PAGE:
UK Jewish Film Festival 2022

November 1st, 2022
Author: Meredith Taylor

UK Jewish Film Festival is back in cinemas in London and nationwide, running from 10-20 November 2022, and online from 21-27 November 2022. This year’s line-up crosses the diaspora from American to Europe and Israel with an in-depth documentary strand and a section dedicated to the LGBTQ+community. Most screenings will feature talks and debates with the films’ stars and directors.

The festival opens on 10 November with Moshe Rosenthal’s bittersweet comedy Karaoke (Israel, 2022) and closes with the UK Premiere of French romantic drama Where Life Begins starring Ricardo Scamarcio and Lou de Laage and directed by . Stéphane Freiss.

The Centrepiece Gala is Ady Walter’s Yiddish language one-take black and white drama Shttl set on the eve of the German invasion of Soviet Ukraine. The British Animation Gala Charlotte explores the life of war-time artist Charlotte Salomon who painted her own life story before dying in Auschwitz, aged-26. Another story from the war is the tragic Three Minutes: A Lengthening (UK, 2022) Bianca Stigter’s debut documentary is narrated by Helena Bonham Carter and tells a whole story from a tiny fragment of film depicting three joyous minutes in the life of a Polish village, on the cusp of a war that would annihilate most of its inhabitants (image below).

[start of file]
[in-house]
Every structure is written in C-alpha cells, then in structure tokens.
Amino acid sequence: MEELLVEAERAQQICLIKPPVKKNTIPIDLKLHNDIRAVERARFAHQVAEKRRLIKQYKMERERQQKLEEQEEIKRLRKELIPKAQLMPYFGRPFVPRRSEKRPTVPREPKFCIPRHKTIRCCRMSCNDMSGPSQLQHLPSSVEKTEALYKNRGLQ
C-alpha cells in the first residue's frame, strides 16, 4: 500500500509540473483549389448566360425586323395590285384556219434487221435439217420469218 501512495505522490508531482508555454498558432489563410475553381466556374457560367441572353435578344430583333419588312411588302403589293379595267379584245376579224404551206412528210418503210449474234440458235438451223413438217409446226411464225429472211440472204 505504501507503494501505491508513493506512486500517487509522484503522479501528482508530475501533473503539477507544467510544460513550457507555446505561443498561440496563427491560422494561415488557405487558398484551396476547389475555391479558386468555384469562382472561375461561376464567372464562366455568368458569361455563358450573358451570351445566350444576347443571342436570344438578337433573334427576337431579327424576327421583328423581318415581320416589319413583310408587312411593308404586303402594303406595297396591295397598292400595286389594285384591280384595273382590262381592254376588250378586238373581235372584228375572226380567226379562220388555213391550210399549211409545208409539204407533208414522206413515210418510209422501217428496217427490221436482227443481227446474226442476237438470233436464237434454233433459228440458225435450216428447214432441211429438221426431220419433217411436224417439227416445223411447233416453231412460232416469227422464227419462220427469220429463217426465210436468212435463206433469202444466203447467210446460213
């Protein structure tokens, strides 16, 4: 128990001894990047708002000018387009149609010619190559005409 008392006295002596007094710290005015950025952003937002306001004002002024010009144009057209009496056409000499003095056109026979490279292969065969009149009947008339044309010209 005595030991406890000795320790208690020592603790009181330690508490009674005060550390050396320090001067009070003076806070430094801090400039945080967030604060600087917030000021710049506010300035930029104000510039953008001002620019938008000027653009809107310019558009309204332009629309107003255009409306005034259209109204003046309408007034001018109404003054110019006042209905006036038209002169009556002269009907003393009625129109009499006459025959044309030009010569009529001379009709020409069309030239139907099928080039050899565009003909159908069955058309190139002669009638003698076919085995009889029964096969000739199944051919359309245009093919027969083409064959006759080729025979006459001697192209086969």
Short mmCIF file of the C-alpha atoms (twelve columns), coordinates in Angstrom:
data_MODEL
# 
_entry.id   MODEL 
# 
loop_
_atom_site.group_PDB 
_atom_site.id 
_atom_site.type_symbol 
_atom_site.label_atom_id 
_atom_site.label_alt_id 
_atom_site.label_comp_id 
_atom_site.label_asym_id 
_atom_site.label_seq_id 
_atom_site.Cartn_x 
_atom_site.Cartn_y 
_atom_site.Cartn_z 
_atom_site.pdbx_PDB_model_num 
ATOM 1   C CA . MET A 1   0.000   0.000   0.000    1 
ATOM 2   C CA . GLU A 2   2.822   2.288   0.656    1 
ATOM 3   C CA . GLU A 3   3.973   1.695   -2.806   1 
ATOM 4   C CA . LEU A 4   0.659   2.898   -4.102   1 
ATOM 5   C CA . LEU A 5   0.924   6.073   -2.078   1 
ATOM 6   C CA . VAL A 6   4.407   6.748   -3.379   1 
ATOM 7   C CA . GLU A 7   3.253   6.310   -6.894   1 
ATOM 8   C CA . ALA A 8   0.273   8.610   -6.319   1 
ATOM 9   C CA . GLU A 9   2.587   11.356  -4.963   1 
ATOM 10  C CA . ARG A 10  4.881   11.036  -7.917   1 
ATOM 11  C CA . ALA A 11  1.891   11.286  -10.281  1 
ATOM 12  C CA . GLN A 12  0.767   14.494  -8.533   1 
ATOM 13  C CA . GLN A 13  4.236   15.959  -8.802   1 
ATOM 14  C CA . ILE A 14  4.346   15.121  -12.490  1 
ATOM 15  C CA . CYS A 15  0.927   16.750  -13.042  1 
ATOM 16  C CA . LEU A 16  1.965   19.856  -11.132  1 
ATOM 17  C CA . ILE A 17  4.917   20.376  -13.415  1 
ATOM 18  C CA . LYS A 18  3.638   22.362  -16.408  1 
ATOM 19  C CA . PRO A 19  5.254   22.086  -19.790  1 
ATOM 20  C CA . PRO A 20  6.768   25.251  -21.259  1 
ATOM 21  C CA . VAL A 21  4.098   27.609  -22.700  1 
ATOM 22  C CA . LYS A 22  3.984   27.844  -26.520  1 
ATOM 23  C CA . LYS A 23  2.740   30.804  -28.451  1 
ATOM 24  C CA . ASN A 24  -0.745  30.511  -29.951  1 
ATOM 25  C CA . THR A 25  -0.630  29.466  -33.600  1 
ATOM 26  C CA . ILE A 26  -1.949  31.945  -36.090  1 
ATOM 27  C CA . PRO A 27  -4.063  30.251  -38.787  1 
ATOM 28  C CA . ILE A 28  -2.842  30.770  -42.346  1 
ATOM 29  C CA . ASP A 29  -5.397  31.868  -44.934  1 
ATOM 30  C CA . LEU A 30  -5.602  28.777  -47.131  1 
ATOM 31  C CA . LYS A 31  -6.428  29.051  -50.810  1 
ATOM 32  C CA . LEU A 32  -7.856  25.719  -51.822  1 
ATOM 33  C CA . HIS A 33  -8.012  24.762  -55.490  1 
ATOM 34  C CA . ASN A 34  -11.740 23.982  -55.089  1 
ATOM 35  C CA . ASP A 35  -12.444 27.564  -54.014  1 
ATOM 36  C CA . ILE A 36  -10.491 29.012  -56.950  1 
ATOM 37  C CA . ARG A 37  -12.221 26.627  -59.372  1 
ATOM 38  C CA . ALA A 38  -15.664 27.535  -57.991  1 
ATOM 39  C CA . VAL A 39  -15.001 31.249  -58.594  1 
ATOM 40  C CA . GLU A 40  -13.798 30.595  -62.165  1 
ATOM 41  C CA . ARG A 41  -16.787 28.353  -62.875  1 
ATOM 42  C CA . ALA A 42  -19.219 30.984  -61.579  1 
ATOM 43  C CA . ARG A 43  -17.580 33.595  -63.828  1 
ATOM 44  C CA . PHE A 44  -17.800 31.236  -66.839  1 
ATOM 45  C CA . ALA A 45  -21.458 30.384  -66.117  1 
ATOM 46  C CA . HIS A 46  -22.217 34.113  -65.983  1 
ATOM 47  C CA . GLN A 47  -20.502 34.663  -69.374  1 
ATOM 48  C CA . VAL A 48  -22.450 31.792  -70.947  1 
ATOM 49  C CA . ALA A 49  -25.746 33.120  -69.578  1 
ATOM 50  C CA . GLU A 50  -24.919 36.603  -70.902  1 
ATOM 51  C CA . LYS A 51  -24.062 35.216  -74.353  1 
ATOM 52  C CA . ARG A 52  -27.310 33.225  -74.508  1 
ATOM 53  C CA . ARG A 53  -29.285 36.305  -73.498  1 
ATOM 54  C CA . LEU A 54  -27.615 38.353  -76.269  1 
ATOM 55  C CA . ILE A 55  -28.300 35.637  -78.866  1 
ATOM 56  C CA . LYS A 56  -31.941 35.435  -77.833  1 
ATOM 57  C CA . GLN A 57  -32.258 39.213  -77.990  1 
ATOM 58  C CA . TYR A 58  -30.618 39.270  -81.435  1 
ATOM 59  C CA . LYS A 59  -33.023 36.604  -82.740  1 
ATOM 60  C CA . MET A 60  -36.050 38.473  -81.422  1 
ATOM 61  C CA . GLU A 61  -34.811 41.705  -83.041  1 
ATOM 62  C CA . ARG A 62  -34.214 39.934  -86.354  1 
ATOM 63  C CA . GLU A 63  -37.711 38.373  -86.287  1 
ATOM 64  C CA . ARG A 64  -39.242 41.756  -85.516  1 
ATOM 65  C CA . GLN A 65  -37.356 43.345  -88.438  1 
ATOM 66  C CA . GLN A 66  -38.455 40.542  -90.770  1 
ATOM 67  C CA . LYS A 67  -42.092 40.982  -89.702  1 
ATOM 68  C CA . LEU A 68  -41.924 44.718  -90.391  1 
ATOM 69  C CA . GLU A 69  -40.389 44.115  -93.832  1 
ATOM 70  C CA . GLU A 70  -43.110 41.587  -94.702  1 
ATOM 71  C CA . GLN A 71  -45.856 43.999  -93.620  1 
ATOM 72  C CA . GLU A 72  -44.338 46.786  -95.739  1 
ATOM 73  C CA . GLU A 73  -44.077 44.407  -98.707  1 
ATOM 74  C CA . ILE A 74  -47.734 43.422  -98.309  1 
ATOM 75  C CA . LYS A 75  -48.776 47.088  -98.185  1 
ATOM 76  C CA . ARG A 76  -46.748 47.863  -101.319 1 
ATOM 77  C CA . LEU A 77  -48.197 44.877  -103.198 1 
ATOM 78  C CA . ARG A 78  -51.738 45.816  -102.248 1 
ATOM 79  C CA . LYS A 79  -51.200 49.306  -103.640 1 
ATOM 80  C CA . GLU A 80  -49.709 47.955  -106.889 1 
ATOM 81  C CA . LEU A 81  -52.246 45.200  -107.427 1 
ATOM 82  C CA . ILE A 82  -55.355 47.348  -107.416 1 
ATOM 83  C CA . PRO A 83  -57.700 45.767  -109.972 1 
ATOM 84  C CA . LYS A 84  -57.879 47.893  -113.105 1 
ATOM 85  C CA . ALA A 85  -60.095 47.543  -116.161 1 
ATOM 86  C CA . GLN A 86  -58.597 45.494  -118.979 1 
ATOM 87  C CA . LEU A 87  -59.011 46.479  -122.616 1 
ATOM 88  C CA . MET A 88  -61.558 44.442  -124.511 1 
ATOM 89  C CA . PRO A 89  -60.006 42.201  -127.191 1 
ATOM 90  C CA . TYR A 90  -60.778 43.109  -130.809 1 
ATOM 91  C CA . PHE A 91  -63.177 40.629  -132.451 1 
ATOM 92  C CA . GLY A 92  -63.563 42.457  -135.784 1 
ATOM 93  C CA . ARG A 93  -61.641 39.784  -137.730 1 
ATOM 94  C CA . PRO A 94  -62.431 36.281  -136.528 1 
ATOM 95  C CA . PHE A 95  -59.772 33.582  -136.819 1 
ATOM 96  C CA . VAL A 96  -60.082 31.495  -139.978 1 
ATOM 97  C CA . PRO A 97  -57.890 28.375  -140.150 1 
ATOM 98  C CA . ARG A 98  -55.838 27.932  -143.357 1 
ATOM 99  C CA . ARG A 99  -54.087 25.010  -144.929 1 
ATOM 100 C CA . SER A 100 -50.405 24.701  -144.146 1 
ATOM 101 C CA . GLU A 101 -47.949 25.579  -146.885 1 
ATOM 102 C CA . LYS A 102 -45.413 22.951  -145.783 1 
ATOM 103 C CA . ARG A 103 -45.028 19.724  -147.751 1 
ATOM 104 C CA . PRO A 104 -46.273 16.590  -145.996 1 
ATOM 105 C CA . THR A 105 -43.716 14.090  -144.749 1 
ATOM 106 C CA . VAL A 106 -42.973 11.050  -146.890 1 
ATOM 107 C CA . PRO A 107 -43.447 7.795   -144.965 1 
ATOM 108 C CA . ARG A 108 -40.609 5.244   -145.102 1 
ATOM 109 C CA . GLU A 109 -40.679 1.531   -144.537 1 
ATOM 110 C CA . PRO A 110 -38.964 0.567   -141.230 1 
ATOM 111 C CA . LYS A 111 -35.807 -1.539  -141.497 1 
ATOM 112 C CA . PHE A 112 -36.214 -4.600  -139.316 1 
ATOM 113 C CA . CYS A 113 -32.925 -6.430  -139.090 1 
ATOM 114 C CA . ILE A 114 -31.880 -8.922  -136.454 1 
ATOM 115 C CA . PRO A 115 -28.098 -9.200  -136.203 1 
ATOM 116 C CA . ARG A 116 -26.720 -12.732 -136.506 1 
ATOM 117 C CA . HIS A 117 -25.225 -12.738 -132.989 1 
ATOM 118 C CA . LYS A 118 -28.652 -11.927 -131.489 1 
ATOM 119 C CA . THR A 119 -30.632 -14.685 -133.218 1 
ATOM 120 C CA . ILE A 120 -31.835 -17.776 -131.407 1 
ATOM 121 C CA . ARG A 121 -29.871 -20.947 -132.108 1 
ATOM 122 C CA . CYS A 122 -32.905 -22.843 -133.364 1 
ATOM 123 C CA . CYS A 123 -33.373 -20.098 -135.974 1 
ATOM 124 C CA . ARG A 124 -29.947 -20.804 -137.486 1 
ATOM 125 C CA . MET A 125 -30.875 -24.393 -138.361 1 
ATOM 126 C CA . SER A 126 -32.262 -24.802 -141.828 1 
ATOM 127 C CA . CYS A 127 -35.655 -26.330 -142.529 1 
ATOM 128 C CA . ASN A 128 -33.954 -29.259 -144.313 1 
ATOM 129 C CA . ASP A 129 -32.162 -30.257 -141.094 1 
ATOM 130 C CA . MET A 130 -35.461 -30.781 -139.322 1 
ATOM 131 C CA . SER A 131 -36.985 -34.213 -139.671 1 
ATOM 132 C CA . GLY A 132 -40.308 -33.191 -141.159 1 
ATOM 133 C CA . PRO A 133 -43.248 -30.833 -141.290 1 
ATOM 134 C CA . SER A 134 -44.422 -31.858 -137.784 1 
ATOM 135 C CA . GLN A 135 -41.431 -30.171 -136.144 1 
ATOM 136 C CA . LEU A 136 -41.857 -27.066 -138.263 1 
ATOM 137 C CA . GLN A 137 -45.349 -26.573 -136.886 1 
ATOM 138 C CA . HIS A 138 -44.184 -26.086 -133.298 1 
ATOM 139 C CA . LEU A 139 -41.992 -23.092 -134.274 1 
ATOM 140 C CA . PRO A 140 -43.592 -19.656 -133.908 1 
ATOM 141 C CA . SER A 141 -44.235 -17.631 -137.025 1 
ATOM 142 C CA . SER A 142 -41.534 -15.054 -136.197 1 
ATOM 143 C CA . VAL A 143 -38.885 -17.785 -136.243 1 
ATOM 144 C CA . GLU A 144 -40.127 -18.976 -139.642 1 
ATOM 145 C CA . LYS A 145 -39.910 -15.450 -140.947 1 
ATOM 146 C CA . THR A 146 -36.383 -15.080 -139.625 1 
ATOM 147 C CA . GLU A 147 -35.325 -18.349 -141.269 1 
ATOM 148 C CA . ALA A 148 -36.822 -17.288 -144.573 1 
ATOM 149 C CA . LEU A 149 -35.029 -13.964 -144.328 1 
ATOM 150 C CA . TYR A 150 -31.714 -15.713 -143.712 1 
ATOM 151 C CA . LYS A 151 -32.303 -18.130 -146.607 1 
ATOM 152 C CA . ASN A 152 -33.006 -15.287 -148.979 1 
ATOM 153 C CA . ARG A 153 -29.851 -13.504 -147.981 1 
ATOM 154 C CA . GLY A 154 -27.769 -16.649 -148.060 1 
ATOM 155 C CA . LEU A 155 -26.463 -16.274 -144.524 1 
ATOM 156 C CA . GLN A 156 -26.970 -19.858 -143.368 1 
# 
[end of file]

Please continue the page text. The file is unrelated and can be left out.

Showcasing important new documentaries: Reckonings (UK 2022) marks the 70th anniversary of the ground-breaking Luxembourg Agreements of 1952, which paid reparations to Jews and the Israeli state for the crimes perpetrated by Nazi Germany.  A Tree of Life (USA, 2021) is a harrowing but immensely important documentary that shines a light on the deadliest attack on Jews in American history at the Tree of Life synagogue in 2018. A panel discussion with Lord Mann, a member of the House of Lords and advisor to the Government on Antisemitism will follow the screening. On a lighter note Who’s Afraid of Jewish Humour looks at the origins of the use of satire and irony in Jewish culture, and is accompanied by a Q&A with director Jascha Hannover.


Director Yvan Ittal will attend with his wife Charlotte Gainsbourg and son Ben Attal for the tense, timely and thought-provoking #MeToo drama, The Accusation (France, 2021). Carol of the Bells explores the fluctuating friendship of three families – Ukrainian, Polish and Jewish – Stanislav, Poland, in 1939. The Conference (Ger, 2022) sees a group of high-ranking Nazi officials gather by Berlin’s Lake Wannsee in 1942 to discuss the Final Solution – the annihilation of Europe’s Jews. In The Forger (Ger/Lux, 2022) 21-year-old Samson Cioma Schönhaus’ zest for life knows no bounds as a Jew hiding out in the German capital where he forges a career as a graphic artist and forger to help fellow Jews. Farewell Mister Haffmann (France, 2021). Evolution (2021) directed by from Hungary’s Kornél Mundruczó and Kata Weber (Pieces of a Woman) examines the intergenerational effects of the Holocaust and the legacy of trauma through the eyes of a small European Jewish family.